Once settled into our new home, a home with a view I might add, we set out in search of some petroglyphs aka rock art. After a little research, I knew just where to go. From our home located off Highway 191 we headed south and picked up Utah highway 279.
Utah road 279 located several miles north of Moab is a paved two lane road that meanders along the Colorado River and is a popular place with rafters, canoeists, and kayakers . There’s numerous places to access the river as well as a few designated campsites.
The hunt for these petroglyphs or rather referred to as Indian writing and also known as rock art is an easy search. There are actually a couple of brown signs near pull-outs that say “Indian writing”.
Al and I parked the truck and stood near the road glancing up at the red rock wall. After a couple of minutes scanning the wall, I screamed out while pointing a finger, “There….up there. Can you see it?”There are several areas along this rock wall that were engraved with Indian writing – petroglyphs – rock art, whatever one calls it, that obviously told a story. Most of the rock art is located on the smooth blackish face of the wall at least 20 feet up or higher.I could’ve stood there for quite some time starring up at this unique historical site trying to decipher the story. This was someone’s journal…..a blog post! Hmm, wonder how long it took them to complete a blog post with all the carving and chiseling required. I guess we have it pretty easy with our simple clicks and auto correct 🙂
We continued down Utah road 279 also known as Potash Road and stopped to observe some rock climbers. Ah, to be young again. However, even twenty some years ago I would’ve viewed the climbing part as perhaps a little too much work, but repelling? Now that’s fun and I would still consider doing that today…..just beam me up Scottie and I’ll repel down.
We continued down Utah road 279 but not without getting side tracked with a gravel road that shot off to the west. A little four-wheeling in the back country found us surrounded by huge majestic rock cliffs that left us admiring their beauty in awe.
Had we taken a map with us, we may have explored this back country road a little more, but the further in we drove the worse the road conditions got. No map and a worsening road had us turning around. We returned back to paved road 279.
Shortly after this slight back country road diversion and back on 279, the pavement ended near a large boat ramp. This was the perfect place for our picnic lunch. Beyond this point, folks with Jeeps or bicycles access Shafer Road; a gravel road leading up to Canyonlands. High clearance vehicles are a must as well as a sense of adventure.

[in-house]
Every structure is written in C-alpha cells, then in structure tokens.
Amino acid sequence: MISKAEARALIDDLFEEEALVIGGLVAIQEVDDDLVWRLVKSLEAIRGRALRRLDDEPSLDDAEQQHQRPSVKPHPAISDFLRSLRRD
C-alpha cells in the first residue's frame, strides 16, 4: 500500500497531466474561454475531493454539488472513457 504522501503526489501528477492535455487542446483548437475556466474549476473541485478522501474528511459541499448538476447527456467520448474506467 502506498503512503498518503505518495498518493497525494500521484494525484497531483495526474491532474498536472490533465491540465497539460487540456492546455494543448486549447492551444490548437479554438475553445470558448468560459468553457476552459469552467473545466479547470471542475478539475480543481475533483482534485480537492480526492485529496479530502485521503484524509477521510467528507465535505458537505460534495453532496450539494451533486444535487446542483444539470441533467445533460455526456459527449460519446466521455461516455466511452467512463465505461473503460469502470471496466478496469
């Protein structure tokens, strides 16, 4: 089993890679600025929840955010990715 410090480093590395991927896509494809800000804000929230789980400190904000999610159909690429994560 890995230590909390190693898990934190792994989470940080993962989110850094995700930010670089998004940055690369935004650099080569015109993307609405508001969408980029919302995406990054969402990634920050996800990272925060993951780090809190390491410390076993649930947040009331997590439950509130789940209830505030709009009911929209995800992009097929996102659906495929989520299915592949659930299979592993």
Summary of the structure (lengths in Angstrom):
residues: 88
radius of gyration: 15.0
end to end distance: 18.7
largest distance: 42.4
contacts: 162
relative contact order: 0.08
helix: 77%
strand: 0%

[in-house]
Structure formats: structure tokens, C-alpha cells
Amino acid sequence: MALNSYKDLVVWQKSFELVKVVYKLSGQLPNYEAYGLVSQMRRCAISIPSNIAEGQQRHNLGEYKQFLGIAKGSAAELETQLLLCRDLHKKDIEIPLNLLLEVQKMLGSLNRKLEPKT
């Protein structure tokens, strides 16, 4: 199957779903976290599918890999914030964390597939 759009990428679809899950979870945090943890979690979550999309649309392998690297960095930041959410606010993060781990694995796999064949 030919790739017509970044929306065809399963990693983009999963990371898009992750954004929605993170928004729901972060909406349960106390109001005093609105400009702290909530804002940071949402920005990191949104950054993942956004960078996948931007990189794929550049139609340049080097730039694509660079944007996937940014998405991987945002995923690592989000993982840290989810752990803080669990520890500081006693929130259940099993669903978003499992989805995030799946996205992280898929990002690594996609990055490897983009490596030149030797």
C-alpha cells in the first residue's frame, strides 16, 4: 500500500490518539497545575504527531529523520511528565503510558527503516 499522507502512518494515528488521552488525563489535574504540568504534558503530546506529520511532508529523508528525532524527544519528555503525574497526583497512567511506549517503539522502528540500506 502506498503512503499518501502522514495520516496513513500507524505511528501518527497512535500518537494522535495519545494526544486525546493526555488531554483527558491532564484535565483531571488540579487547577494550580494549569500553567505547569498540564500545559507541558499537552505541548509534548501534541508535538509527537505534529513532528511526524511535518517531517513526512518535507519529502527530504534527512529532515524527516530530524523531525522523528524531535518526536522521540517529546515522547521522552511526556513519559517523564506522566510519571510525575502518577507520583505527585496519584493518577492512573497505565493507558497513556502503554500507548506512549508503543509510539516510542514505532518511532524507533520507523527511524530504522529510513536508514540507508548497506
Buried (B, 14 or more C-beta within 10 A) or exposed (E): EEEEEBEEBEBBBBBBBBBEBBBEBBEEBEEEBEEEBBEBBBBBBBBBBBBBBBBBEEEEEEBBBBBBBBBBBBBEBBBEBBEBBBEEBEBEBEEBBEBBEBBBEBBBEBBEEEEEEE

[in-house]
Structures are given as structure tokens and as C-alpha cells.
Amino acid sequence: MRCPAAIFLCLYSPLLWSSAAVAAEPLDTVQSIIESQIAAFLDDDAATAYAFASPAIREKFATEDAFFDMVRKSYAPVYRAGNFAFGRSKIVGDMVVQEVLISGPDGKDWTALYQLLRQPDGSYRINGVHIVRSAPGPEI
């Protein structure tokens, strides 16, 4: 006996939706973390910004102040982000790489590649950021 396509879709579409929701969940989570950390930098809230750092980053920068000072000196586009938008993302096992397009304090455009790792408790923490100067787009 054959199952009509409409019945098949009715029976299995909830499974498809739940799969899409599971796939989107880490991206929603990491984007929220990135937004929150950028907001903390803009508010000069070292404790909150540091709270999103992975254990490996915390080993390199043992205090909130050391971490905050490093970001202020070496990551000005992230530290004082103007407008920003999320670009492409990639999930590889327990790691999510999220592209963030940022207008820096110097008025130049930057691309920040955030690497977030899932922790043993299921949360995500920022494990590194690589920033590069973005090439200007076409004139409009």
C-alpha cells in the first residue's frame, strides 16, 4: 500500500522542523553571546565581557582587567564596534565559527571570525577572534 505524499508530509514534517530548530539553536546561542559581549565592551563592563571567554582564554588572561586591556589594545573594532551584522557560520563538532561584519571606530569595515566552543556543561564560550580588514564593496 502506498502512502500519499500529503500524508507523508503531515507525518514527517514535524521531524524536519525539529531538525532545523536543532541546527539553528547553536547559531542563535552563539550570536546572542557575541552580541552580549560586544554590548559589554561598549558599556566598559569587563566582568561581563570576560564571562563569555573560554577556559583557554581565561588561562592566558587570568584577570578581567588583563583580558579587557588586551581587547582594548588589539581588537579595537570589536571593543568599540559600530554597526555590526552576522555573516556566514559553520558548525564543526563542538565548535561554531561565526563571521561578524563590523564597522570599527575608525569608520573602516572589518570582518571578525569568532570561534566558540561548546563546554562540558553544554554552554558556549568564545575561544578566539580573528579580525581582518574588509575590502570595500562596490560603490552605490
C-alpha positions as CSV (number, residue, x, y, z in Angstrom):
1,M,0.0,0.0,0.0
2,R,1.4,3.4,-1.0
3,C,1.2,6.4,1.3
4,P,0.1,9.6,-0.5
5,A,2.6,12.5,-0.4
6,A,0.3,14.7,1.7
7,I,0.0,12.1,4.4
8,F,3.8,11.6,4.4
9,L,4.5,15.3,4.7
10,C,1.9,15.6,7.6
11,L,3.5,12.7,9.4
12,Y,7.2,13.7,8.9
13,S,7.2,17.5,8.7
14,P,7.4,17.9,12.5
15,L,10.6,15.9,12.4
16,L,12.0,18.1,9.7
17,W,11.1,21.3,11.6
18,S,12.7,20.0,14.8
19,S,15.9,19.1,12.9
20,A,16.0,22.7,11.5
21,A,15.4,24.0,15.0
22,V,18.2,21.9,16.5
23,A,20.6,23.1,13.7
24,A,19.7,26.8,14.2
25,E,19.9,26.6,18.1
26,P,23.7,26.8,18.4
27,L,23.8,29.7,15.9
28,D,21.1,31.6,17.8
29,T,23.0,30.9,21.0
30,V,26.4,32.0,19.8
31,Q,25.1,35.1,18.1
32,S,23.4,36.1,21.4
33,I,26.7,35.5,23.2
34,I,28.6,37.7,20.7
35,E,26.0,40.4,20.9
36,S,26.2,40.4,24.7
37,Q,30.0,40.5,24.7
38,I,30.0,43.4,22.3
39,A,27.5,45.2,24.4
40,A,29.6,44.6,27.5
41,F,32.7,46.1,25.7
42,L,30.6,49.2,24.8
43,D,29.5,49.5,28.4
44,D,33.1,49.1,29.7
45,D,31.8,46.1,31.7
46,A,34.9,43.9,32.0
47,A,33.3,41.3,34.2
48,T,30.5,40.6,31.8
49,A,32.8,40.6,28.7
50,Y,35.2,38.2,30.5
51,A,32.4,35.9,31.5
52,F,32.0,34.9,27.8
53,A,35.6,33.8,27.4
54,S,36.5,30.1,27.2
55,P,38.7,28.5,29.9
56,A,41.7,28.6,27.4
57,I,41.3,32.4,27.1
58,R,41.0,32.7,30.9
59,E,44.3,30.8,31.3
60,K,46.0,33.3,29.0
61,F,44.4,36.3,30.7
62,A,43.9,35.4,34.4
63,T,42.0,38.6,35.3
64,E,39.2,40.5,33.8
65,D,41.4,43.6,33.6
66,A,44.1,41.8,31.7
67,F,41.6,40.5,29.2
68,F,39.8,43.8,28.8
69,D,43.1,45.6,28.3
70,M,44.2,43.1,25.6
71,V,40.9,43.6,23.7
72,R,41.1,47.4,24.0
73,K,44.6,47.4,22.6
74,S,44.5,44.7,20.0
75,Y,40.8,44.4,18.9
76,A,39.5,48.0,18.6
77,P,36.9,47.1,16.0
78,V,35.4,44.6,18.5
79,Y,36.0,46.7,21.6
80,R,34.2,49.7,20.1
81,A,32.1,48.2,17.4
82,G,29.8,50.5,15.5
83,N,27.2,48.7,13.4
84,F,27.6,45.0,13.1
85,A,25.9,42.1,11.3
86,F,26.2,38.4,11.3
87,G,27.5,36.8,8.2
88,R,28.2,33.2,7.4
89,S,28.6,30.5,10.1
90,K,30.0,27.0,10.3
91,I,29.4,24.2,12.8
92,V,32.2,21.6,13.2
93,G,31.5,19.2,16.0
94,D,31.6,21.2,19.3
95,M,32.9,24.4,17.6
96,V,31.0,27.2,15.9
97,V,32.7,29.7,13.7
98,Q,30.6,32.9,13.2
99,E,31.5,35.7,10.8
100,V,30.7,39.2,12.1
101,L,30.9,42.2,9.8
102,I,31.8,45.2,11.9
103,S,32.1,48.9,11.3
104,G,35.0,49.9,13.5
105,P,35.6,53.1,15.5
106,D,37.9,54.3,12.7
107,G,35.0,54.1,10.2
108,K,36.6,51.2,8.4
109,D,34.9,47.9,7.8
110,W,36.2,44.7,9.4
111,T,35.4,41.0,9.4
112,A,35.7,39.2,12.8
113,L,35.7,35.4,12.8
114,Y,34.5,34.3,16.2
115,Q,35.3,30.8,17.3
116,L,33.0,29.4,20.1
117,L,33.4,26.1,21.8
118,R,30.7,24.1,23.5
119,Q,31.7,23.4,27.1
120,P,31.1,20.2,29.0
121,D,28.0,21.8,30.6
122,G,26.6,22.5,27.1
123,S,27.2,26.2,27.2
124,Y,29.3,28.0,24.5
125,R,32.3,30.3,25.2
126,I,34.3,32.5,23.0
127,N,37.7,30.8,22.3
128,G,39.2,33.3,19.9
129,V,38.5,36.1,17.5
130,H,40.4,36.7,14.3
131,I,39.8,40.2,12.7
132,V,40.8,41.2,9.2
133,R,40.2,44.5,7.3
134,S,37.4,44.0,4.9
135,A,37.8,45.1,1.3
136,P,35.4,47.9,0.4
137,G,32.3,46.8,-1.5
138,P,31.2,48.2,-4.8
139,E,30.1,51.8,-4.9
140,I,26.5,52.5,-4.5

Across from our picnic area was the Intrepid Potash Plant. I’ll share more about Potash in my next post. For now it’s time to return to camp.But before returning to camp, we needed to stop at Lion’s Park located at the intersection of Roads 191 and 128 in Moab to fill up our five gallon jugs with water.Remember our day from hell……you know the day we blew a tire? Well, that blown tire damaged our water lines. We all know what a precious commodity water is especially when boondocking (dry camping). Every time we turned on the water pump, we’d lose some water on the ground through the sliced line, thus we found ourselves going through water a lot quicker than normal even with our MacGyver patch.
With jugs filled, we returned to camp where Al preceded to fill our RV tank with fresh water. Being self-sufficient in this lifestyle is a must and having a MacGyver for a husband is a big plus.
It’s interesting how all winter long we stayed in RV Parks with hook-ups with a plan to spend most of April boondocking. As luck would have it, we damaged the water lines just as we were entering our boondocking phase of the journey, which required us to travel through some pretty remote parts of Utah.
Unable to find the ‘right’ parts to fix the water lines properly, MacGyver aka Al used some tape to stem the loss of water and with a little more conservation on my part, we managed to still enjoy our boondocking. Yep, it’s good to have a MacGyver around. Once we get to a bigger town, we’ll getter all fixed up.
Just another day in the life of an RV’er…………
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